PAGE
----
World War II Poster Project

Welcome to, home of the World War II Poster Project and information about the Paper and Pixels model of pedagogy. 


In an effort to find creative ways to develop students’ research, information literacy, and technology skills within the context of a course, David Del Testa (Assistant Professor of History, Bucknell University) and Abby Clobridge (Librarian and Digital Initiatives Group Leader, Bucknell University) developed the World War II Poster Project. This project was a six-week learning module embedded in an introductory history course, History 100: Thinking about History, the focus of which for this iteration was “World War II.” Throughout the unit, students worked hands-on with original World War II-era posters from the University’s archives in order for them to become proficient at the process of describing, researching, analyzing, digitizing, and cataloging them, and carry those skills forward to the rest of their college careers. For the culmination of this project, students wrote papers and built a small, publicly-available repository of digital images of the posters and notes about their research. The best student papers are included in a digital library ( The World War II Poster Project has led to the development of two distinct pedagogical models both of which can be (and are being) adapted by library staff at other institutions, independent of the posters themselves.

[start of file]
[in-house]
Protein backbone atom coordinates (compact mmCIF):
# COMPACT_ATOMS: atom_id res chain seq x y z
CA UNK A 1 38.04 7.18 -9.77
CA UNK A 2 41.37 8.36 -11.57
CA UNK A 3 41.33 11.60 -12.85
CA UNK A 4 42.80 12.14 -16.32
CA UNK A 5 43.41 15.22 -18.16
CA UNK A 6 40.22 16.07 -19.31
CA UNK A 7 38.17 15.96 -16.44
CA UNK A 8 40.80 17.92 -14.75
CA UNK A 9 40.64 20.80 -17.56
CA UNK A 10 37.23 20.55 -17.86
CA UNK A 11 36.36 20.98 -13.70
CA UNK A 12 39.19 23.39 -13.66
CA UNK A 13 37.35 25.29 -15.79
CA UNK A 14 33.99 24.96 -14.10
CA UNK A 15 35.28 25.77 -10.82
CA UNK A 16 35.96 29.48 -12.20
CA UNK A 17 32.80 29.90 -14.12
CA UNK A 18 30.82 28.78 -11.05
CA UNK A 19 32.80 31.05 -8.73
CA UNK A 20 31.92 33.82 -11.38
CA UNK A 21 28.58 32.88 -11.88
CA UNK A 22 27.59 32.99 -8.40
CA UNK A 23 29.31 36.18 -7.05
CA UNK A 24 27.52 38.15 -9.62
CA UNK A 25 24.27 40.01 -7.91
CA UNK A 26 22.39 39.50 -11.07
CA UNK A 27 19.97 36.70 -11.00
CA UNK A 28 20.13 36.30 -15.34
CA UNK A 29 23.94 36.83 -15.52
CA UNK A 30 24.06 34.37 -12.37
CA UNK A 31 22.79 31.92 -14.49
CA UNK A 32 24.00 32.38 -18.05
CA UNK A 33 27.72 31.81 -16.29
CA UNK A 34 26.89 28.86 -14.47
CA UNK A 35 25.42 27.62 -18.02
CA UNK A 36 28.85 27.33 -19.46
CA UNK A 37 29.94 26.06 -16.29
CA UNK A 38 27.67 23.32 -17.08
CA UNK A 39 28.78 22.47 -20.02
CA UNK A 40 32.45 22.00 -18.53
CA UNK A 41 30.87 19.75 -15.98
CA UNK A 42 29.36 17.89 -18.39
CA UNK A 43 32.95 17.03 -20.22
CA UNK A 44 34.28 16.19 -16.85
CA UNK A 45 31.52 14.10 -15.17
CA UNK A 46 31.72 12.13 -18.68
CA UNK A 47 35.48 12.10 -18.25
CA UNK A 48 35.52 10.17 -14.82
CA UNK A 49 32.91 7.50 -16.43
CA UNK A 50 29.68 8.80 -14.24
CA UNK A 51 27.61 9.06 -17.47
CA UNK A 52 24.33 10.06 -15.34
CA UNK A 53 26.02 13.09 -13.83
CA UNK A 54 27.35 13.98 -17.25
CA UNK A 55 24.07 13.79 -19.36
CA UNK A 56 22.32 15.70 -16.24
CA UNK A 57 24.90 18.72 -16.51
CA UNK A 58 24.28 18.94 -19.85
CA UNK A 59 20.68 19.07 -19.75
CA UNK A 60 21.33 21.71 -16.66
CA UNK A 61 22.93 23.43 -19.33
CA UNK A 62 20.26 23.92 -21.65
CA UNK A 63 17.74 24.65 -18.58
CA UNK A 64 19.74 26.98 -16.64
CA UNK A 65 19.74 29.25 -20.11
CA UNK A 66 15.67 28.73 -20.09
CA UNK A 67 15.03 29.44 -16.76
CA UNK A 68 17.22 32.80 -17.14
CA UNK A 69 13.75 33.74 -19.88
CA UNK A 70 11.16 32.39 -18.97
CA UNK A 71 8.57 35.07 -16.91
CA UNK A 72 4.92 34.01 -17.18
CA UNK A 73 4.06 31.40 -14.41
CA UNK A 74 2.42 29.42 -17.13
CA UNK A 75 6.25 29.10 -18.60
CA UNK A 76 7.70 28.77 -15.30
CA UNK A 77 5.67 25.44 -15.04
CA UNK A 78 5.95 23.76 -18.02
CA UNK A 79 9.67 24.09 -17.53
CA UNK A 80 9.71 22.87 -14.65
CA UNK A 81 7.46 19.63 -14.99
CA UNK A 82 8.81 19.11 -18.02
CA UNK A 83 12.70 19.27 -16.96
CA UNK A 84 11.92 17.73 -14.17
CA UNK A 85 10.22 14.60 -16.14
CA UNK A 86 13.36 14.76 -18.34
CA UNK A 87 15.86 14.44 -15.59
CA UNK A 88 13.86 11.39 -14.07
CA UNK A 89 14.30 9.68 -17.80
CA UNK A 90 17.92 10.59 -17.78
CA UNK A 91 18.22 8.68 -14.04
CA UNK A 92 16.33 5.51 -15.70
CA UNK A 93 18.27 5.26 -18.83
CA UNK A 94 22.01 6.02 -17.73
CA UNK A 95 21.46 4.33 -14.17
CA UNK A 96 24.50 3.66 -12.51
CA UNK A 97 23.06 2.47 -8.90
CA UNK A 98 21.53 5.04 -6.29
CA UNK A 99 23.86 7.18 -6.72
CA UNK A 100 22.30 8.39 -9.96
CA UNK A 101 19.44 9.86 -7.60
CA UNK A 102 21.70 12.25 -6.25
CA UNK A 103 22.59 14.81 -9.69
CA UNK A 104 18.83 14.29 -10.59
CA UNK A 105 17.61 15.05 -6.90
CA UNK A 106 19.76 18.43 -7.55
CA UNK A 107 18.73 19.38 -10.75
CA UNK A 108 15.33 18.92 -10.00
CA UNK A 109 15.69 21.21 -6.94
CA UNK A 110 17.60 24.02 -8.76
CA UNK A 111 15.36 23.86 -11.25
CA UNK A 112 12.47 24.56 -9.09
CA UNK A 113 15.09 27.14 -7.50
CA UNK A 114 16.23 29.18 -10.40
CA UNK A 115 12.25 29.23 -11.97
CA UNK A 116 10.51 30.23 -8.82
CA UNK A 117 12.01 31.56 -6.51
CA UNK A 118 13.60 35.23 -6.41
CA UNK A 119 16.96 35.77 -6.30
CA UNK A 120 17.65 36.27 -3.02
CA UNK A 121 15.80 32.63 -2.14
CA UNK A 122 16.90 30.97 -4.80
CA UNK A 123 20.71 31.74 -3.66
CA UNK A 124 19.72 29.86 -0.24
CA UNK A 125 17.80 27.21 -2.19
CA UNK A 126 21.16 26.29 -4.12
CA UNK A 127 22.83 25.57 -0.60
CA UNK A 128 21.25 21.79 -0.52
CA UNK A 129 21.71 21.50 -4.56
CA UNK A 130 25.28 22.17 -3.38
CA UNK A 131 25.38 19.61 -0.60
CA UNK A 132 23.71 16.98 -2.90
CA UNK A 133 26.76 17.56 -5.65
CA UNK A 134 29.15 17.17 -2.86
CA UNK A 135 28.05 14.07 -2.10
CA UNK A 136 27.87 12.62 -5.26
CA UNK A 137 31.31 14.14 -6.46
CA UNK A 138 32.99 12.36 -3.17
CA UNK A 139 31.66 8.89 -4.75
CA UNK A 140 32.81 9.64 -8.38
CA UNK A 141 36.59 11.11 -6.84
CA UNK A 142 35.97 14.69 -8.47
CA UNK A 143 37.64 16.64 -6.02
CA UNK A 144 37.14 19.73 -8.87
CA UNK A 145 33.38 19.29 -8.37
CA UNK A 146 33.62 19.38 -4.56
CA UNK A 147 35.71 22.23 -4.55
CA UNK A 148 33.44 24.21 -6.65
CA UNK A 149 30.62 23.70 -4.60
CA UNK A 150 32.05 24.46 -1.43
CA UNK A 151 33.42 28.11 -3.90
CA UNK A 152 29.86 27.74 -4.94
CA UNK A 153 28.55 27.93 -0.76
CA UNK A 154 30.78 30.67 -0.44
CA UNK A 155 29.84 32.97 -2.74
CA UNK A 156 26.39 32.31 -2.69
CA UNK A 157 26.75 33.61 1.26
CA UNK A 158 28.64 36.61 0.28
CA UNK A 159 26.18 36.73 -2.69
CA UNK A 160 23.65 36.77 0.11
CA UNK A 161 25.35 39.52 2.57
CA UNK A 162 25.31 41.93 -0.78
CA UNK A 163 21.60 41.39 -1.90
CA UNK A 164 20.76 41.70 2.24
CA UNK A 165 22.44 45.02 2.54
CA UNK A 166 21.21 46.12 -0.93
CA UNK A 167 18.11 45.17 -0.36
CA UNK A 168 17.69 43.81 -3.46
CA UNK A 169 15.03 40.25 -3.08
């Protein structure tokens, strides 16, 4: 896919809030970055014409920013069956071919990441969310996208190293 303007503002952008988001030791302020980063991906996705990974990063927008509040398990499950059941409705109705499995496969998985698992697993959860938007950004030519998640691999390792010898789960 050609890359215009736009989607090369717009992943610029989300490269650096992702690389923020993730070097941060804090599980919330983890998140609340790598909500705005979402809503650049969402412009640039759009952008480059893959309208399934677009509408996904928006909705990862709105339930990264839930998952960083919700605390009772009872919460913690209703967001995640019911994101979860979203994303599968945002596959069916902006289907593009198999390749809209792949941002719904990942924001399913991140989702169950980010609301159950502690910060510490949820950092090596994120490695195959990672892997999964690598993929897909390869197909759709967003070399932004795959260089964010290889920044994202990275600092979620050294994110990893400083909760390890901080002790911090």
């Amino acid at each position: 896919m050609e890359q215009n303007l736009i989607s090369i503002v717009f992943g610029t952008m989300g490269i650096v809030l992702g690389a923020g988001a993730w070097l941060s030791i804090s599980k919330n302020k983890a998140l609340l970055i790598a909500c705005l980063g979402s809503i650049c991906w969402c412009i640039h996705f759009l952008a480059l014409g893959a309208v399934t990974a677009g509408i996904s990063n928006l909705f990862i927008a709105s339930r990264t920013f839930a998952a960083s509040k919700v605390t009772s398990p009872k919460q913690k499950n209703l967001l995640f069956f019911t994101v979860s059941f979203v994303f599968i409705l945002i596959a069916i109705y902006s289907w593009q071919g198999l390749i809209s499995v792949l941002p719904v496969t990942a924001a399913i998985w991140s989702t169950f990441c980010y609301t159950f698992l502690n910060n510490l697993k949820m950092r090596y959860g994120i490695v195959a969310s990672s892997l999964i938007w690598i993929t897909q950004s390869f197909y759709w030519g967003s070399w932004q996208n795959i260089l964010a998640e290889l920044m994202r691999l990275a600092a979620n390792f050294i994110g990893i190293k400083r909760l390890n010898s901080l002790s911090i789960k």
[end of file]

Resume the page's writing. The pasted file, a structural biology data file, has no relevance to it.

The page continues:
The first model is one of intense collaboration between faculty, librarians, archivists, and technologists. One of the objectives of the unit was to expose students to the array of library services to which they now have access, along with introducing them to specific members of the library/technology staff to whom they could turn for assistance at any point during their enrollment at Bucknell. Furthermore, students were able to see the teaching and library staff as professional equals serving different roles in students’ learning. The team served as a model of shared expertise to students while encouraging them to work in a similar fashion, applying individual strengths and approaches while sharing knowledge and supporting each other’s work. 

The second pedagogical practice developed by Del Testa and Clobridge through this project is the “pixels and paper” model. In this model, students create linkages between digital media and physical artifacts by working with a mix of “analog” sources and “digital” technologies. Learning modules are structured around this hybrid of analog and digital to encourage good historical practice and analysis. This praxis could be applied to any object (physical or digital), as long as it is ‘real’ and can serve as the basis of academic scholarship. For instance, a set of political cartoons which could work in a political science or history class; election buttons or posters; postcards or objects from various locations and periods of history.

The richness of the World War II Poster Project in particular comes from a holistic approach for the students: their experiences linking the material and digital worlds; the relationships they created between their individual work and that of the group; and finally, their experiences creating knowledge as professionals.